The menu is divided into two parts: Nicaraguan cooking and Mexican cooking. Sure you can get your burritos or even beef tongue in salsa, but if you’ve come all this way, then take advantage of the Nicaraguan half. The two sections of the menu are each split in half again, one side in Spanish, and one side with the befuddling English translations. Indio viejo, translated as ”old indian stew,” turns out to be an exceptional rustic beef stew, the color of adobe clay from the achiote, oranges, and tomatoes. Achiote also marinades the pork in chancho frito, creating a dish similar to a plate of Mexican al pastor pork, with a perfect blend of crunch on the outside and moist, tender, and stringy meat on the inside. We also sampled the chancho en caldillo, helpfully translated as “pork in sauce.” That sauce happens to be a light tomato sauce, studded with green and red bell peppers and olives, similar to a pork cacciatore.

Presentations are far from artistic. This food is meant to be enjoyed and to fortify you for hours to come. The ten or so decent-sized cubes of pork sit on one side of the plate, the rice or gallo pinto taking over the other half with a ribbon of sweet plantains decorating the plate’s perimeter.

The most impressive presentation comes in the form of baho, available only on weekends. Nearly every table had an order of this massive concoction of braised beef, green plantains (very similar, in taste and mushy consistency, to yams), and yucca, which doesn’t taste all that yucky. Topped with a very generous mound of the shredded cabbage and tomatoes, the serving is practically one foot by one foot in girth. None of the flavors involved are particularly exciting, but everything tastes good together or separately and ultimately proves to be the type of food you just keep eating and eating without realizing it.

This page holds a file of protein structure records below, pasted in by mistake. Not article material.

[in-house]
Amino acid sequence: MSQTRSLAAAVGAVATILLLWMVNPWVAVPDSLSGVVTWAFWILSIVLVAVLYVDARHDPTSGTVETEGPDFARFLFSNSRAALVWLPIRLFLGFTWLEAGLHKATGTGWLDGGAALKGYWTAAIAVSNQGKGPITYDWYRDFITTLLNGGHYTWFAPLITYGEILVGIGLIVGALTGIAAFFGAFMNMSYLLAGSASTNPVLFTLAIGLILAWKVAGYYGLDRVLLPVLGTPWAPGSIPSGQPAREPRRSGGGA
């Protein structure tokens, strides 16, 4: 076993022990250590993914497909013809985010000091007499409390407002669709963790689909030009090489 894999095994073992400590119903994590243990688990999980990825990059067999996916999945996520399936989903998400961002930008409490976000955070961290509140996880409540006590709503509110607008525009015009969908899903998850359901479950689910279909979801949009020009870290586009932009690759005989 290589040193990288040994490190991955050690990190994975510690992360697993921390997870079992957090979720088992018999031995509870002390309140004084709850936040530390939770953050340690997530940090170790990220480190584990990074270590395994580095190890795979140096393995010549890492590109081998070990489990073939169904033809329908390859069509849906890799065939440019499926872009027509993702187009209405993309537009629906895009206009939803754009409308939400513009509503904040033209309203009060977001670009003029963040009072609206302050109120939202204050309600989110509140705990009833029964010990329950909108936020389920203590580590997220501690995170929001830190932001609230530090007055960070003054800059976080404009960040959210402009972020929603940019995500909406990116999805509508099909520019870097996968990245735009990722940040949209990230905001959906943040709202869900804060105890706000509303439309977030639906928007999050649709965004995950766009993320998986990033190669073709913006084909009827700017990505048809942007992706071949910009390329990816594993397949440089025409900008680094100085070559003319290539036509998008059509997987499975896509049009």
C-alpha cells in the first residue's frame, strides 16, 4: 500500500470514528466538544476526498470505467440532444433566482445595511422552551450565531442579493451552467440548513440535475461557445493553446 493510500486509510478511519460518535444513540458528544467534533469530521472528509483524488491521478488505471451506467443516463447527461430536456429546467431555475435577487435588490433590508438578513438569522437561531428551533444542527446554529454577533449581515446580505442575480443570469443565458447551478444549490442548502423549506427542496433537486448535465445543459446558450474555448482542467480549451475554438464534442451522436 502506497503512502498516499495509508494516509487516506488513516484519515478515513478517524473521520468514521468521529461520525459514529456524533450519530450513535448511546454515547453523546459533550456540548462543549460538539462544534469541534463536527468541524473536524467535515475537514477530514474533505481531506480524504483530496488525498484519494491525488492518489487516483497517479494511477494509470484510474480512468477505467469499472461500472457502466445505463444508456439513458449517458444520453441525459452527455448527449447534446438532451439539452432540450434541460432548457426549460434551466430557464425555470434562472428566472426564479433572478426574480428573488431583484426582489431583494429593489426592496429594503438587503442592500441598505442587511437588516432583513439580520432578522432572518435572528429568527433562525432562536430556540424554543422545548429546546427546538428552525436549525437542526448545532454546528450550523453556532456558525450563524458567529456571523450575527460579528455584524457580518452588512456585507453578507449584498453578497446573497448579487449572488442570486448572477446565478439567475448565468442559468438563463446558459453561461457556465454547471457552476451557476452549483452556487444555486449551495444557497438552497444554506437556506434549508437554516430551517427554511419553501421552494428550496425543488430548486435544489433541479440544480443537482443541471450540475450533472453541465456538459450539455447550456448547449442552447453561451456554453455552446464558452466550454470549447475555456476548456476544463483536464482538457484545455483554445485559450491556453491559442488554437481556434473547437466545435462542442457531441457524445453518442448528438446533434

Also available exclusively on weekends is mondongo, the Nicaraguan version of the Mexican hangover-cure soup menudo. If you don’t mind the spongy nature of tripe or just feel like going all Anthony Bourdain for a meal, then this is a very enjoyable dish, though the broth was quite bland. I wasn’t hungover while consuming it, so I can’t attest to its supposedly magical Sunday morning healing powers.

There are all sorts of other basic sounding, buDisct ultimately very fulfilling dishes such as chicharron with yucca (fried pork rinds), nacatamales filled with olives and chicken, and the always-exciting queso frito, that cholesterol-spiking “fried cheese.” Desserts aren’t the reason to come here, but ardent followers of flan or trs leches cake will enjoy a sweet finish. Nicaraguans love corn, so why not have corn in dessert? The sweet corn tamales doused in syrup or sweet corn tortillas definitely satisfy. Kids always also love the buuelos, sweet beignets stuffed with cheese.

A visit to El Gallo Pinto is not complete without sampling one of the restaurant’s exotic non-alcoholic drinks. There is a top-notch horchata, tamarind juice, or cacao, which is like a bitter chocolate milk on ice. On a hot day, the lone Nicaraguan cerveza Toa hits the spot, nearly as light as a Nattie Light, but with some actual character and a sweeter taste.

Azusa may or may not have everything from A to Z in the USA, but it indeed has E well-covered with the excellent El Gallo Pinto, a terrific introduction to the wholesome cooking of Nicaragua.

El Gallo Pinto 5559 N. Azusa Ave., Azusa, CA (at western end of minimall) (626) 815-9907 Open Daily 11:30 to 8:30 p.m., until 9:30 p.m. Friday and Saturdays Recommended Dishes: Baho, chancho frito, Indio Viejo, sweet plantains, gallo pinto, horchata and cacao to drink Food: **1/2 Service: ** Atmosphere: ** Overall: ** Prices: plates between $7.99 and $12.99; sides, drinks, and desserts $1.50 to $3